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New York's Public Theater Marks 50 Years

This summer, New York City and the theater community are celebrating 50 years of the Public Theater. What began in a church basement on the Lower East Side became one of the most important theater companies in the world.

The theater was started by a young stage manager, Joseph Papp. Today, it may be best known for presenting free Shakespeare in Central Park every summer. But you may not remember that the Public is responsible for creating for such award-winning productions as That Championship Season, Sticks and Bones, Bring in Da Noise, Bring in Da Funk and A Chorus Line.

The New York Public Library for the Performing Arts is presenting an exhibition commemorating the theater, A Community of Artists: 50 Years of the Public Theater. Jeff Lunden has an appreciation.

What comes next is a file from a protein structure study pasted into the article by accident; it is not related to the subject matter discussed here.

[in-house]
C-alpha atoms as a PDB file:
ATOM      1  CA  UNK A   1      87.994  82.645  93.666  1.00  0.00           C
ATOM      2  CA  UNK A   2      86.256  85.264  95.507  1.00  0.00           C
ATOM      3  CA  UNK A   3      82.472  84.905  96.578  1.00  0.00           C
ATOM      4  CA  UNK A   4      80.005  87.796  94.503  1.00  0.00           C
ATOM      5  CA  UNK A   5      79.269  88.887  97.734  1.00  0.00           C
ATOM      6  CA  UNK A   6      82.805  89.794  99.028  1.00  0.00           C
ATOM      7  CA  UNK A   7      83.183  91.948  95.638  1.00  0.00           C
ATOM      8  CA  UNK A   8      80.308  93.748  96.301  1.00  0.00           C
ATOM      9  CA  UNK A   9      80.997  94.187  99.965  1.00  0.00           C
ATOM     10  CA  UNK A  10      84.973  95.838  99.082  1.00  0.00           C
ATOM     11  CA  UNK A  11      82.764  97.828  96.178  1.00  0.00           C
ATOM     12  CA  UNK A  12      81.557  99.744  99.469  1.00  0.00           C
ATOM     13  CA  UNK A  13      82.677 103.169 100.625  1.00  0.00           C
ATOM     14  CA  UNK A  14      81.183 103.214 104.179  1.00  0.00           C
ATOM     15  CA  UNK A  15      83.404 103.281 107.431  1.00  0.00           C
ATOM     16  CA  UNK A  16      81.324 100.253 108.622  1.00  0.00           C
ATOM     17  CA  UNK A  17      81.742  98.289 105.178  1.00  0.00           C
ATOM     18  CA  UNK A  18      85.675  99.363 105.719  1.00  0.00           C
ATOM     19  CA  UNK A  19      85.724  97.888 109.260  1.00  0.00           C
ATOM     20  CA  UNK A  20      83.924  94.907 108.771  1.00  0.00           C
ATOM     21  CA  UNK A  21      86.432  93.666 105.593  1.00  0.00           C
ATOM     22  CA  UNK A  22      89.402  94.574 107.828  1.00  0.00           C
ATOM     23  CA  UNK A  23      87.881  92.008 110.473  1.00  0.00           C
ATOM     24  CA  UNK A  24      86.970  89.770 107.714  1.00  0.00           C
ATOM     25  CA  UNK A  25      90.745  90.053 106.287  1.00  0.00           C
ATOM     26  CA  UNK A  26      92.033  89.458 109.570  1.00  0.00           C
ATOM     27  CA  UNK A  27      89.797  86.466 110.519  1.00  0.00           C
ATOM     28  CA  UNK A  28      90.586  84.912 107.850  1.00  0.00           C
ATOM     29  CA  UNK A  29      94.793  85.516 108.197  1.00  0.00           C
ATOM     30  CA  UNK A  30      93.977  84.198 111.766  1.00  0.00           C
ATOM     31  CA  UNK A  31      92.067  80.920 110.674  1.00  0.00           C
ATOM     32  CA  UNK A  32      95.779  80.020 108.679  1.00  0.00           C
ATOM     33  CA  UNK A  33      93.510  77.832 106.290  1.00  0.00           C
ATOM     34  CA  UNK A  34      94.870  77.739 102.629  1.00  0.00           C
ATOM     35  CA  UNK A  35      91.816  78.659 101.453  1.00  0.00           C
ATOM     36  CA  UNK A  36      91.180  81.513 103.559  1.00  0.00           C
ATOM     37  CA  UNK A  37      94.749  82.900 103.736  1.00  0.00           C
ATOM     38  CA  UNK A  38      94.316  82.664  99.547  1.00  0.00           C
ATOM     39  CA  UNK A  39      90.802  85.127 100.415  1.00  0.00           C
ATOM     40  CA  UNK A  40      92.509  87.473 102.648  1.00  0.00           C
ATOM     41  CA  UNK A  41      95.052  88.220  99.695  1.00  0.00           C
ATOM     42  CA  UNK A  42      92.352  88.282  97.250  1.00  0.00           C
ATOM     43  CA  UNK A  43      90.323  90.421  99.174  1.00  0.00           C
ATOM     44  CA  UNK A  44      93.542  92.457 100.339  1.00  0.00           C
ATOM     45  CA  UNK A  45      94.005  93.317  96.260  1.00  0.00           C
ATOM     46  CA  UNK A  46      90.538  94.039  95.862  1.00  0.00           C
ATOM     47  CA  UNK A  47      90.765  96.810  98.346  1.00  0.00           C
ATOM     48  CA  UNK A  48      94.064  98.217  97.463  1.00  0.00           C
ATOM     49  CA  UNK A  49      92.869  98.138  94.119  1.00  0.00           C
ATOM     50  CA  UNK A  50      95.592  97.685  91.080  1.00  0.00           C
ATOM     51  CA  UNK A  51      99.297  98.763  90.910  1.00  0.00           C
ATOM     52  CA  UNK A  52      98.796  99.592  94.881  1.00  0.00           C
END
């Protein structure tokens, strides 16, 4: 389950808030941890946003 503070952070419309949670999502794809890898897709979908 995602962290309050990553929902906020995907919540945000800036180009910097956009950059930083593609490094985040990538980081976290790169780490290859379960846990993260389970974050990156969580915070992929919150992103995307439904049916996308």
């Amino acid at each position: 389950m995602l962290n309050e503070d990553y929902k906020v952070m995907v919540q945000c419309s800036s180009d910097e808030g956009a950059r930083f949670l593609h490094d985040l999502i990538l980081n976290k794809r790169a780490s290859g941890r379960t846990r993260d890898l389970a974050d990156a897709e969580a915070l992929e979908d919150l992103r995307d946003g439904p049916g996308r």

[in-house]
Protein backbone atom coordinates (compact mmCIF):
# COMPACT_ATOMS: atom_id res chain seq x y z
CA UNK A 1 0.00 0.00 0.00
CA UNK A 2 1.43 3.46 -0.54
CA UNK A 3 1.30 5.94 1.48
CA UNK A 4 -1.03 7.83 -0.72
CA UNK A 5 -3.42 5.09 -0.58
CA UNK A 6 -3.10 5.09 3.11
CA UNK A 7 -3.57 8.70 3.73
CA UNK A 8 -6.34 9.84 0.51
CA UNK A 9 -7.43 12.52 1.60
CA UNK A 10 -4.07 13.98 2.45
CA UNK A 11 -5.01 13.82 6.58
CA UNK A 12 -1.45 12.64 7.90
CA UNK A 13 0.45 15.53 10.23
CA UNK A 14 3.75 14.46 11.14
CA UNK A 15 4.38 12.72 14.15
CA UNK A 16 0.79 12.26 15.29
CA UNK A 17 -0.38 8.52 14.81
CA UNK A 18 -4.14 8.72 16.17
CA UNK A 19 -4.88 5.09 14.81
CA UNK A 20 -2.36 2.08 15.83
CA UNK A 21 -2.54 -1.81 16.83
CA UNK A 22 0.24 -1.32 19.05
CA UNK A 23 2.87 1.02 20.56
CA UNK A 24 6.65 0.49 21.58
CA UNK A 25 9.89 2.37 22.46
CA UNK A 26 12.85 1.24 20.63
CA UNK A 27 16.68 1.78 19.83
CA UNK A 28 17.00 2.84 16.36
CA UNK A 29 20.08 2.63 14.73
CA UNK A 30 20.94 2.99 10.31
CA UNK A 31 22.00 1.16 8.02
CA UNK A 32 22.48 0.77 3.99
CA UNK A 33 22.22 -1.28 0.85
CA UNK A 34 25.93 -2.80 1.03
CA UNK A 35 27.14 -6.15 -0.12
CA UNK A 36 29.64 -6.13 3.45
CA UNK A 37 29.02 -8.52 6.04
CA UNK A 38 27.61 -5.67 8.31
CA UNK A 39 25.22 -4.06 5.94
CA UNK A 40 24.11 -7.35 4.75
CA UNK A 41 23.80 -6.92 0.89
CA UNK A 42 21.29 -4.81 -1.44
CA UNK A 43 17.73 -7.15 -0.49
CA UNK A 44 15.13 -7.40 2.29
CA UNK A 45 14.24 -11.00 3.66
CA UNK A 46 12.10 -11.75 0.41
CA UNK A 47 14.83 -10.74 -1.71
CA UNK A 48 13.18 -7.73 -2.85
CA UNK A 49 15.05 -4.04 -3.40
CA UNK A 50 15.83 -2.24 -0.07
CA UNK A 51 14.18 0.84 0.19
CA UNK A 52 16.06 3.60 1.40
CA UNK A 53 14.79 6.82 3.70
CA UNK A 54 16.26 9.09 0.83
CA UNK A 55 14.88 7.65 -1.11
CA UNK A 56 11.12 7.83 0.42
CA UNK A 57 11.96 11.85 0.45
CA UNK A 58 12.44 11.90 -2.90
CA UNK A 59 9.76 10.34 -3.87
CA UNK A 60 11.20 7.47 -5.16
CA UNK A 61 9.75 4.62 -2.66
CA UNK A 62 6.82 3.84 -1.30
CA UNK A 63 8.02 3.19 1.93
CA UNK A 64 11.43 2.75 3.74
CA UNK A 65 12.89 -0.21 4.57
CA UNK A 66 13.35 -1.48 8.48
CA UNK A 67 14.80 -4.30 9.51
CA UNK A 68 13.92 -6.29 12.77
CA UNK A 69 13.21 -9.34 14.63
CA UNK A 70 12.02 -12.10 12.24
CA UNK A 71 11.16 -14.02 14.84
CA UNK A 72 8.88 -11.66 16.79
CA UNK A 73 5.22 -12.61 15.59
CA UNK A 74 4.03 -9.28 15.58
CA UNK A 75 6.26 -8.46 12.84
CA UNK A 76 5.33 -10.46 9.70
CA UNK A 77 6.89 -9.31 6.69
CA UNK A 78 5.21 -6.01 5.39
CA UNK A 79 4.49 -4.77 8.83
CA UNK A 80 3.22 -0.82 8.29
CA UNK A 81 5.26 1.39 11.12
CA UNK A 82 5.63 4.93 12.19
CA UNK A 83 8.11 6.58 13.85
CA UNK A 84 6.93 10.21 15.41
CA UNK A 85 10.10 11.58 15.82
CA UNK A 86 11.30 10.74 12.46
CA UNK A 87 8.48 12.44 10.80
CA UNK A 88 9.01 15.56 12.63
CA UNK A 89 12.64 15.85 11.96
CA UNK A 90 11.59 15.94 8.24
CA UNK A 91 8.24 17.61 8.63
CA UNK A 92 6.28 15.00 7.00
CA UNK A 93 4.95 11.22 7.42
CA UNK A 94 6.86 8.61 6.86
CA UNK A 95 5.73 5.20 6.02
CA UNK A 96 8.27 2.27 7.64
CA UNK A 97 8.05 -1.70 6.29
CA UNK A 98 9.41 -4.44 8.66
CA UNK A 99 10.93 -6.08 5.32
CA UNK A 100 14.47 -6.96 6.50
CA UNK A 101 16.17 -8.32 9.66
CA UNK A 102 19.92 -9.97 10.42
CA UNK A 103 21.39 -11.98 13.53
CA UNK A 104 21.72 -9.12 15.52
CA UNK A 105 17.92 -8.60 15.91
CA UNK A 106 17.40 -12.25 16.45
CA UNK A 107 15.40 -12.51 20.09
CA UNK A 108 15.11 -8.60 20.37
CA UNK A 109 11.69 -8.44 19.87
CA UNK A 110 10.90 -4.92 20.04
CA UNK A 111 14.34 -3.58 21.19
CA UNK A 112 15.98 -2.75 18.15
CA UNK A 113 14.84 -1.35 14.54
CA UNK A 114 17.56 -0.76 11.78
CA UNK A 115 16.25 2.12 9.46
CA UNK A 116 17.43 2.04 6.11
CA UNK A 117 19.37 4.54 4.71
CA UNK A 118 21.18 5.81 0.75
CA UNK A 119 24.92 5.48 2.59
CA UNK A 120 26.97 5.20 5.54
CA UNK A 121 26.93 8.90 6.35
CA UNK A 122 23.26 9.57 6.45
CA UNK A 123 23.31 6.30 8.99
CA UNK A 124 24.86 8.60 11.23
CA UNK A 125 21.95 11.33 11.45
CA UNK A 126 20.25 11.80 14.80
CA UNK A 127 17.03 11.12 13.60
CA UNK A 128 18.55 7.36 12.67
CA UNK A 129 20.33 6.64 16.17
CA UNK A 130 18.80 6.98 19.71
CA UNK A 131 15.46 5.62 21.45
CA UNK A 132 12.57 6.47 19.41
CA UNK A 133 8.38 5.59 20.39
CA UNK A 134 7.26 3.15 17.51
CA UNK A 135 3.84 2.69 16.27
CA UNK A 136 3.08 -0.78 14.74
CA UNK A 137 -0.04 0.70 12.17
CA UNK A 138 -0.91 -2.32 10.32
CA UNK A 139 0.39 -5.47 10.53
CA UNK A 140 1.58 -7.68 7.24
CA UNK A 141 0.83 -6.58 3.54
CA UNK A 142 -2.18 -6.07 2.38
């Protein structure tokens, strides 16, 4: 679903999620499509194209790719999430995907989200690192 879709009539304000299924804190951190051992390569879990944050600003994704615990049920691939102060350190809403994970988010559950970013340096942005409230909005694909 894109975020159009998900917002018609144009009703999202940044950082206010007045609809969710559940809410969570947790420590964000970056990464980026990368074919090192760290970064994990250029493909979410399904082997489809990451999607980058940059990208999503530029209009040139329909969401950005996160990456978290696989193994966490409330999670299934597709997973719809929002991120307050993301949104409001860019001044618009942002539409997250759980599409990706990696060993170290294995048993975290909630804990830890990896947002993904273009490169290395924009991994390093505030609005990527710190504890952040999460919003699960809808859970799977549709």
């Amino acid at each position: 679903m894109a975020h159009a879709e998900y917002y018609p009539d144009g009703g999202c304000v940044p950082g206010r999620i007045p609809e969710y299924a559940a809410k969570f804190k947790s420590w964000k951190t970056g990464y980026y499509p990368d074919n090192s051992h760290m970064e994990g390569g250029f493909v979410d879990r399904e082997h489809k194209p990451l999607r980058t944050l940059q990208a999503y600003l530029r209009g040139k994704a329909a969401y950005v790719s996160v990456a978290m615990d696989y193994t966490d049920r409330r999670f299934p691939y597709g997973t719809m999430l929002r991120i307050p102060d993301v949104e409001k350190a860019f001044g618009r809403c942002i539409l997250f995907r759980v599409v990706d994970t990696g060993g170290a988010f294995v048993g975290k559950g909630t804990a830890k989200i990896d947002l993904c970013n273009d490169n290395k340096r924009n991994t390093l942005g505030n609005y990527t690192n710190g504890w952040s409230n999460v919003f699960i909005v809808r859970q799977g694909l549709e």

Copyright 2022 NPR. To see more, visit https://www.npr.org.

Jeff Lunden
Jeff Lunden is a freelance arts reporter and producer whose stories have been heard on NPR's Morning Edition, All Things Considered and Weekend Edition, as well as on other public radio programs.
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